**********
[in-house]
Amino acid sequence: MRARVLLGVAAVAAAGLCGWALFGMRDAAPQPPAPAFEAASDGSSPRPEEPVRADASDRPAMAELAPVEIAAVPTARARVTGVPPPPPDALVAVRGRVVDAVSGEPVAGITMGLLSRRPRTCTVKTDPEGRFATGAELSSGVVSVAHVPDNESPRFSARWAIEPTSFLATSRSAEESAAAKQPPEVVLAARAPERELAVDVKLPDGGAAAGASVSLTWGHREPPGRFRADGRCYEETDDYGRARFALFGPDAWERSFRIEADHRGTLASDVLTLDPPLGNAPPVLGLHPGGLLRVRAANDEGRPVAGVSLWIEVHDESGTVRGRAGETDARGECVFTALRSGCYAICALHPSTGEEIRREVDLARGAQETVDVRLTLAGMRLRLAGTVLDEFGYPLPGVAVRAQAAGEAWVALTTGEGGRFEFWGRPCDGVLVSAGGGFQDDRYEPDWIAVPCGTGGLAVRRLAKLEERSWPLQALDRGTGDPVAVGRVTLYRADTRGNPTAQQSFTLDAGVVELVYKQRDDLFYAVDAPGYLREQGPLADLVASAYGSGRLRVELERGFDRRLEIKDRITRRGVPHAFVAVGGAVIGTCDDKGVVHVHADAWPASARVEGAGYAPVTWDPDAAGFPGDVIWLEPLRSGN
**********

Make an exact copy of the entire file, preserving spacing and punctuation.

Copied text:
[in-house]
Amino acid sequence: MRARVLLGVAAVAAAGLCGWALFGMRDAAPQPPAPAFEAASDGSSPRPEEPVRADASDRPAMAELAPVEIAAVPTARARVTGVPPPPPDALVAVRGRVVDAVSGEPVAGITMGLLSRRPRTCTVKTDPEGRFATGAELSSGVVSVAHVPDNESPRFSARWAIEPTSFLATSRSAEESAAAKQPPEVVLAARAPERELAVDVKLPDGGAAAGASVSLTWGHREPPGRFRADGRCYEETDDYGRARFALFGPDAWERSFRIEADHRGTLASDVLTLDPPLGNAPPVLGLHPGGLLRVRAANDEGRPVAGVSLWIEVHDESGTVRGRAGETDARGECVFTALRSGCYAICALHPSTGEEIRREVDLARGAQETVDVRLTLAGMRLRLAGTVLDEFGYPLPGVAVRAQAAGEAWVALTTGEGGRFEFWGRPCDGVLVSAGGGFQDDRYEPDWIAVPCGTGGLAVRRLAKLEERSWPLQALDRGTGDPVAVGRVTLYRADTRGNPTAQQSFTLDAGVVELVYKQRDDLFYAVDAPGYLREQGPLADLVASAYGSGRLRVELERGFDRRLEIKDRITRRGVPHAFVAVGGAVIGTCDDKGVVHVHADAWPASARVEGAGYAPVTWDPDAAGFPGDVIWLEPLRSGN